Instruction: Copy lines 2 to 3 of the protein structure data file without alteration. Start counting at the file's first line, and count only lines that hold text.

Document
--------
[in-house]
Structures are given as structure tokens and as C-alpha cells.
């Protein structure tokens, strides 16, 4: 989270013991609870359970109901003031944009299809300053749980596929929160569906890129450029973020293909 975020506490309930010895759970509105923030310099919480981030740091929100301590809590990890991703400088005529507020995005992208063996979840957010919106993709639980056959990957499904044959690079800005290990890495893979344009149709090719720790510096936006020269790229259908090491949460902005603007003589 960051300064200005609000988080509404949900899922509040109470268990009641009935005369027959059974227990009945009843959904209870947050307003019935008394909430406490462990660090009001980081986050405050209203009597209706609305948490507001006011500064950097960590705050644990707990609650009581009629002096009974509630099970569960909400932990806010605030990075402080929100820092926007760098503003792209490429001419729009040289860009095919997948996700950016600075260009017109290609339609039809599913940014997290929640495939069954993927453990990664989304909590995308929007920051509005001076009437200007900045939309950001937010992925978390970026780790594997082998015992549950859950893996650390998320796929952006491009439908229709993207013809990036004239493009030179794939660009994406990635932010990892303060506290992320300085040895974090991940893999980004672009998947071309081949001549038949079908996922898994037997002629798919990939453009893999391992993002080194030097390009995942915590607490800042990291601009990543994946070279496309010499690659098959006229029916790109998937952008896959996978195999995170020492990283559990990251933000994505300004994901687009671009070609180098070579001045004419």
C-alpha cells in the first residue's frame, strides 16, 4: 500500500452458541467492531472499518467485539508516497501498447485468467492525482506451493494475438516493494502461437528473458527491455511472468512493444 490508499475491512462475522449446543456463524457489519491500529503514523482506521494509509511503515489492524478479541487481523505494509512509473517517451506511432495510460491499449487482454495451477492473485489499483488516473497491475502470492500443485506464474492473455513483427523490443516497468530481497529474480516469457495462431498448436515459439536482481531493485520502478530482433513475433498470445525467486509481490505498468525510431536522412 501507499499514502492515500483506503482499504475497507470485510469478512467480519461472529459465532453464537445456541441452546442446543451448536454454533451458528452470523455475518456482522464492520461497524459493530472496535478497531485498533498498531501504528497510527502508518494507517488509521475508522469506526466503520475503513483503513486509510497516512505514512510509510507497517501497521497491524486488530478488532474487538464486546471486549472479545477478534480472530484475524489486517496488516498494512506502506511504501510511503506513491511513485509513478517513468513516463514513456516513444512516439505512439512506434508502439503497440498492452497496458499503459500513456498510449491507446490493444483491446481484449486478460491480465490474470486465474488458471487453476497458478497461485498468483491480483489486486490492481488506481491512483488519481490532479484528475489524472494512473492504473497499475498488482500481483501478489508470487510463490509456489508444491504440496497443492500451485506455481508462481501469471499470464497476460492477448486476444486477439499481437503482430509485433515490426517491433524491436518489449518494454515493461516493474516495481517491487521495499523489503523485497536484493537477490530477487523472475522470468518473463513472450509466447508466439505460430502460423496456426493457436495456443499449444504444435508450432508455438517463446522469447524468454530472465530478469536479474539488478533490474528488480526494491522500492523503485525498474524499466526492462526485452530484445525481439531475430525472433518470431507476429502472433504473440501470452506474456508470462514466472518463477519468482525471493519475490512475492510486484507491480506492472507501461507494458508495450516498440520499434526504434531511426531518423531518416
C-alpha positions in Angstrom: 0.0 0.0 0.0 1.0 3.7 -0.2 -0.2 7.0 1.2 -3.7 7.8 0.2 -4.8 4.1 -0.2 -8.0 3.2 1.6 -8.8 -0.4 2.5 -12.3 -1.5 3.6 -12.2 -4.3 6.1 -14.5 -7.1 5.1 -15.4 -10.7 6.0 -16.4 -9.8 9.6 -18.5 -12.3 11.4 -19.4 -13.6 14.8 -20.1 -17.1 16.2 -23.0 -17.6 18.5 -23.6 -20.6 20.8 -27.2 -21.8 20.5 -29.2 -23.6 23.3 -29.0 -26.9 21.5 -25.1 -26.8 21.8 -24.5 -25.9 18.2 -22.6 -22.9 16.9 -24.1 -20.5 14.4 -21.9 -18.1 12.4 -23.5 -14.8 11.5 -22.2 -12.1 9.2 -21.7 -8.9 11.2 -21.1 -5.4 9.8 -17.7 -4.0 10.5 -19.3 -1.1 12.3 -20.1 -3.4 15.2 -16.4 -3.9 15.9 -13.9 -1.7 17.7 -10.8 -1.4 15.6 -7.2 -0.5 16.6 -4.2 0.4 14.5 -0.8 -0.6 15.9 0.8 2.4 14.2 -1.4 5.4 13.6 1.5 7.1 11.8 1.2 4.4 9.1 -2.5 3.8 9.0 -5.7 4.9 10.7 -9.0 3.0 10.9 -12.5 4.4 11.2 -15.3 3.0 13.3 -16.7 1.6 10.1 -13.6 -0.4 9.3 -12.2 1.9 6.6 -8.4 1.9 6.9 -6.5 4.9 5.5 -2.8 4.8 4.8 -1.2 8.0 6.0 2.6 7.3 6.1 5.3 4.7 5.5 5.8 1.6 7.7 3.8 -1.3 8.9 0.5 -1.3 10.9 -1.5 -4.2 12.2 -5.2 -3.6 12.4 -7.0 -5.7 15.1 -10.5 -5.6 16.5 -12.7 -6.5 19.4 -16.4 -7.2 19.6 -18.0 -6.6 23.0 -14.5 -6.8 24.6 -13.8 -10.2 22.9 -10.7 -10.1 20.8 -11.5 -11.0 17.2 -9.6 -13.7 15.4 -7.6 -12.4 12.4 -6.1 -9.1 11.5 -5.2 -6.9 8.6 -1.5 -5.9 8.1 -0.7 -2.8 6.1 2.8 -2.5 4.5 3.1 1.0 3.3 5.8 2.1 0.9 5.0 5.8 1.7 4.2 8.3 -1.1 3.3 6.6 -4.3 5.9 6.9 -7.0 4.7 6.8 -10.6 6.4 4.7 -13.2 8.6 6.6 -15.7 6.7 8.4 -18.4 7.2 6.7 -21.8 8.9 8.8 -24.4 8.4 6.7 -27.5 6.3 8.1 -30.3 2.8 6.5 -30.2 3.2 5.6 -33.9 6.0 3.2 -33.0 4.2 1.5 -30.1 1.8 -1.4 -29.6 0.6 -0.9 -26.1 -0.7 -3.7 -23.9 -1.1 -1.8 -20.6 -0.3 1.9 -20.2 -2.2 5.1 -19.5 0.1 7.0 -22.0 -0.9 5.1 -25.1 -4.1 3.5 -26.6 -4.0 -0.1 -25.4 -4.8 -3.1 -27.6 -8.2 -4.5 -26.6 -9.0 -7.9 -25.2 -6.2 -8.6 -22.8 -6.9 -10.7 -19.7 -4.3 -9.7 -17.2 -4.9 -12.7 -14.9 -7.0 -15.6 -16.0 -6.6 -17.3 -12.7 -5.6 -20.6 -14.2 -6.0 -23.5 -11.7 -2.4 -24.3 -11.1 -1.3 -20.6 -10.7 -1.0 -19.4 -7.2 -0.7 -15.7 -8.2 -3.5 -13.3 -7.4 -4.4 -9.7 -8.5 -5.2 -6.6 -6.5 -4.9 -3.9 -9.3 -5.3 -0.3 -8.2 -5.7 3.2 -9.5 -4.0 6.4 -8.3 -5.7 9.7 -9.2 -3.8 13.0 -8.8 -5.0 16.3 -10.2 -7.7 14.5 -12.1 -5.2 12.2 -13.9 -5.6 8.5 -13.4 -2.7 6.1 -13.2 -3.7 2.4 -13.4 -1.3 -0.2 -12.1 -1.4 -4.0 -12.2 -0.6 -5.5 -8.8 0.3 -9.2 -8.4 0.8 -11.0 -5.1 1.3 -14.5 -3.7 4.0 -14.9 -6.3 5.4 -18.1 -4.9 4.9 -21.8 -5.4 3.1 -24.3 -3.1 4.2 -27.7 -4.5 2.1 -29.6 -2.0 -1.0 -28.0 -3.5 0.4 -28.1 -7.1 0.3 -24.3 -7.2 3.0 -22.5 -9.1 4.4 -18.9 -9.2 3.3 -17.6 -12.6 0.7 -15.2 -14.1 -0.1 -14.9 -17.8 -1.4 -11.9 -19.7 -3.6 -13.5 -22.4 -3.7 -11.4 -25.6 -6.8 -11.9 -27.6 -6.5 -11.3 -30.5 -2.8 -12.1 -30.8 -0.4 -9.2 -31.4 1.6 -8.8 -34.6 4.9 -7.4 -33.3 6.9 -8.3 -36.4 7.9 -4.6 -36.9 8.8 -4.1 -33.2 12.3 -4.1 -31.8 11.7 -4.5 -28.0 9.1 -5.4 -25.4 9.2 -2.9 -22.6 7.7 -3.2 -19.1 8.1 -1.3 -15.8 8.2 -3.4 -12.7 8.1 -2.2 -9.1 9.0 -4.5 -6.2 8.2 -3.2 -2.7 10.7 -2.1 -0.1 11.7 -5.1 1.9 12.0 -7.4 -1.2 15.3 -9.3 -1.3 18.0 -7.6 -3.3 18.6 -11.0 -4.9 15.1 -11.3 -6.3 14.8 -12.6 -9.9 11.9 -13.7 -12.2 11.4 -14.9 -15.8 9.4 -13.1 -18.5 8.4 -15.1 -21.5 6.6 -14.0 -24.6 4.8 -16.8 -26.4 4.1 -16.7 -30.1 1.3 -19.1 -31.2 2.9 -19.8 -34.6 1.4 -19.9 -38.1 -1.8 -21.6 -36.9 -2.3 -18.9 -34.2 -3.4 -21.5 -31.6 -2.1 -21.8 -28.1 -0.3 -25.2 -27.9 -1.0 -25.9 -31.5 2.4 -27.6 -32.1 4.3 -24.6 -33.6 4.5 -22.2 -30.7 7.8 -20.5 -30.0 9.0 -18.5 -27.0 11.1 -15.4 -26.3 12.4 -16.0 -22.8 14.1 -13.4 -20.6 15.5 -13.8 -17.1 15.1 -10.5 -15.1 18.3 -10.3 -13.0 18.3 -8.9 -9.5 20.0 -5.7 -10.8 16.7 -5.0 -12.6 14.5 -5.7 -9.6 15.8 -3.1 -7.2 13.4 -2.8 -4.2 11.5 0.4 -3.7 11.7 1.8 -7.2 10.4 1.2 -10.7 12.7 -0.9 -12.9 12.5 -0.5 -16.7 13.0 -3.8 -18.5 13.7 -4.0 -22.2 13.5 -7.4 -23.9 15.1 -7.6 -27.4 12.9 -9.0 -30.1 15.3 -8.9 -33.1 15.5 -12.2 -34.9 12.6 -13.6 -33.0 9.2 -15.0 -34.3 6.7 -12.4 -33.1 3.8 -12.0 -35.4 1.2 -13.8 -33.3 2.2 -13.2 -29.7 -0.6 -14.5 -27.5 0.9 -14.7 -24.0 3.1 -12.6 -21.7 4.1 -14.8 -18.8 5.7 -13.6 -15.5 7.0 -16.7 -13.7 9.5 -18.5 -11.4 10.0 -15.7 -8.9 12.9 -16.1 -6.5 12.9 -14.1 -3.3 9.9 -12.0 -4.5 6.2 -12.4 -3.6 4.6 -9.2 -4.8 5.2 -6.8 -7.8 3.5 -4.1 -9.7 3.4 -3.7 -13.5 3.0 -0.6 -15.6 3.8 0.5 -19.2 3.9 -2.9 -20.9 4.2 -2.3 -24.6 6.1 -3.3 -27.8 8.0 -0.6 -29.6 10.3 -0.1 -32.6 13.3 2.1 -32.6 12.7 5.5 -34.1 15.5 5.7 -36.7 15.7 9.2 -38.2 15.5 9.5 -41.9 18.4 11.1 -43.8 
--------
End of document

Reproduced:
Structures are given as structure tokens and as C-alpha cells.
């Protein structure tokens, strides 16, 4: 989270013991609870359970109901003031944009299809300053749980596929929160569906890129450029973020293909 975020506490309930010895759970509105923030310099919480981030740091929100301590809590990890991703400088005529507020995005992208063996979840957010919106993709639980056959990957499904044959690079800005290990890495893979344009149709090719720790510096936006020269790229259908090491949460902005603007003589 960051300064200005609000988080509404949900899922509040109470268990009641009935005369027959059974227990009945009843959904209870947050307003019935008394909430406490462990660090009001980081986050405050209203009597209706609305948490507001006011500064950097960590705050644990707990609650009581009629002096009974509630099970569960909400932990806010605030990075402080929100820092926007760098503003792209490429001419729009040289860009095919997948996700950016600075260009017109290609339609039809599913940014997290929640495939069954993927453990990664989304909590995308929007920051509005001076009437200007900045939309950001937010992925978390970026780790594997082998015992549950859950893996650390998320796929952006491009439908229709993207013809990036004239493009030179794939660009994406990635932010990892303060506290992320300085040895974090991940893999980004672009998947071309081949001549038949079908996922898994037997002629798919990939453009893999391992993002080194030097390009995942915590607490800042990291601009990543994946070279496309010499690659098959006229029916790109998937952008896959996978195999995170020492990283559990990251933000994505300004994901687009671009070609180098070579001045004419």